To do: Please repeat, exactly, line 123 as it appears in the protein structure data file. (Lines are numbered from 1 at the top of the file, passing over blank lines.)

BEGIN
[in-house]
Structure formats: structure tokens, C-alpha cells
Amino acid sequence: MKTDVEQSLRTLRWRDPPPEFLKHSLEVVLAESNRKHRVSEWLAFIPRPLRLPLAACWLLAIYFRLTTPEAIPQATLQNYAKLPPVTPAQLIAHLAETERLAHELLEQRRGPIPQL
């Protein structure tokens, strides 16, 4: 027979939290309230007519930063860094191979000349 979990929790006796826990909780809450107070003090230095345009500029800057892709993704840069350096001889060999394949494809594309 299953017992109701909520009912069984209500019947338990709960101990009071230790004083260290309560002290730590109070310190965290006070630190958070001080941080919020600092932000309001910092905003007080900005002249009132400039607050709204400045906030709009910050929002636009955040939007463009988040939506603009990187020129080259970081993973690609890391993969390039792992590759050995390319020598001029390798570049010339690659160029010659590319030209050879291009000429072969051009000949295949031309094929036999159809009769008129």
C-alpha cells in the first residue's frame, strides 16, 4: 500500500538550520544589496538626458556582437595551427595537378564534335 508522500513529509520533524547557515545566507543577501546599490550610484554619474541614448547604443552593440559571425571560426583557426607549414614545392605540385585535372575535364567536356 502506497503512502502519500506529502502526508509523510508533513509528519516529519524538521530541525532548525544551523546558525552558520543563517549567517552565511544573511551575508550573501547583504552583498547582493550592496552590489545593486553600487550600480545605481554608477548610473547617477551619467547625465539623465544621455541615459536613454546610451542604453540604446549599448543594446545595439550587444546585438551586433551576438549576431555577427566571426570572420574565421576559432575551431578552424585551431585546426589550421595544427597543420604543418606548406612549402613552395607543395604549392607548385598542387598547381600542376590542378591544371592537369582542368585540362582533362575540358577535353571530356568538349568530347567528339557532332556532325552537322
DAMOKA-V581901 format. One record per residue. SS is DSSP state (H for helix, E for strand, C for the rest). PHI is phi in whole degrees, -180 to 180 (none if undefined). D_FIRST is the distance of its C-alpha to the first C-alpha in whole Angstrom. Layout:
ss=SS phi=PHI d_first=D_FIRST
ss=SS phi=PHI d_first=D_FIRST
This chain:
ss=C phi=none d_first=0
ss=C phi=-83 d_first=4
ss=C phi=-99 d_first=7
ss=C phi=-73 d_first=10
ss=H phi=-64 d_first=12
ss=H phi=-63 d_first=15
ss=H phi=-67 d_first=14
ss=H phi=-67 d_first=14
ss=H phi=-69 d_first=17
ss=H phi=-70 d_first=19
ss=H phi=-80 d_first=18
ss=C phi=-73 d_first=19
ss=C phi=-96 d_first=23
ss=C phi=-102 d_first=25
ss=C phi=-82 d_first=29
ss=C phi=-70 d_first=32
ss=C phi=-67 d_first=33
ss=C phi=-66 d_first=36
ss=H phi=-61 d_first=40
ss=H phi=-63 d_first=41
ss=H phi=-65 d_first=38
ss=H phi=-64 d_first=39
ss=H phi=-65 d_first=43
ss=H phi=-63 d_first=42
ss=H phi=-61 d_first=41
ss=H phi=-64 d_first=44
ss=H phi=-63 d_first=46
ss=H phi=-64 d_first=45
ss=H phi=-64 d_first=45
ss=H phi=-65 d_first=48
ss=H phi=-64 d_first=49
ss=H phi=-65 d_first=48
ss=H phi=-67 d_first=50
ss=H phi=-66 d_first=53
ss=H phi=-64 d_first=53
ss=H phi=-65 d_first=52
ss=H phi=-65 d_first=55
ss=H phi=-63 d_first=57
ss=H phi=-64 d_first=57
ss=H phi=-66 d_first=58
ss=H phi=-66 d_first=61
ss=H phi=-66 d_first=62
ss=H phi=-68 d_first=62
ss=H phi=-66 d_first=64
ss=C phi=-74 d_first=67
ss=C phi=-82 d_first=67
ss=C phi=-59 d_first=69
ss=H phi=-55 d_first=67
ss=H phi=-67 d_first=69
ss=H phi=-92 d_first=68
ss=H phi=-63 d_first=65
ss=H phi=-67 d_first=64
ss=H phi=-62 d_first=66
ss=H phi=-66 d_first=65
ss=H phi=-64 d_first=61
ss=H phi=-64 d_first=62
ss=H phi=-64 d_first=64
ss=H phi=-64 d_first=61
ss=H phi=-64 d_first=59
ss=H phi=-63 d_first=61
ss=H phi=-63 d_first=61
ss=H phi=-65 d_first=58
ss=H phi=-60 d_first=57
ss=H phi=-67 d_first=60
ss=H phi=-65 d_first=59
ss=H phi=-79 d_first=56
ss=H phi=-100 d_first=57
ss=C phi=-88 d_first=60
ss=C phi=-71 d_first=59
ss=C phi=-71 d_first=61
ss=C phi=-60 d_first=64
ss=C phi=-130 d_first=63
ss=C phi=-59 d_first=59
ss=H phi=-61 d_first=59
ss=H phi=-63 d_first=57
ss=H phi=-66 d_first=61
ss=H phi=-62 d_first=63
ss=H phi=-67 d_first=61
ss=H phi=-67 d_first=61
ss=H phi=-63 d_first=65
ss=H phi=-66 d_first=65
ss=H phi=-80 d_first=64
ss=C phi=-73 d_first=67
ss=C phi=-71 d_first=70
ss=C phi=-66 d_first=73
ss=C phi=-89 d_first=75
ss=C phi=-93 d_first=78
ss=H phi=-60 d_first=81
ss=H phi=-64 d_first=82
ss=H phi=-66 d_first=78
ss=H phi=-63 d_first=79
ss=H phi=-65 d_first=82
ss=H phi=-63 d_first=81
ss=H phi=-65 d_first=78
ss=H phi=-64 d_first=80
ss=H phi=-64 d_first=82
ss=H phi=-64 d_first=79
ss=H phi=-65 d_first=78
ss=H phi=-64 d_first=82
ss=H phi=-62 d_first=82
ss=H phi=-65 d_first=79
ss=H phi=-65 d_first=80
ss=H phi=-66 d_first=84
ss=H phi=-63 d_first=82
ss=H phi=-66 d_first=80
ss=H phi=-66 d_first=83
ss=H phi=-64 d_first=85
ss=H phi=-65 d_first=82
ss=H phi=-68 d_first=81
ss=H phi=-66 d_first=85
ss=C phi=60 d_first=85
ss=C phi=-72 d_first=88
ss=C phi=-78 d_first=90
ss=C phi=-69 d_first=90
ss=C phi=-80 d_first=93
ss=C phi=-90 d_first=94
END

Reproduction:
ss=C phi=-69 d_first=90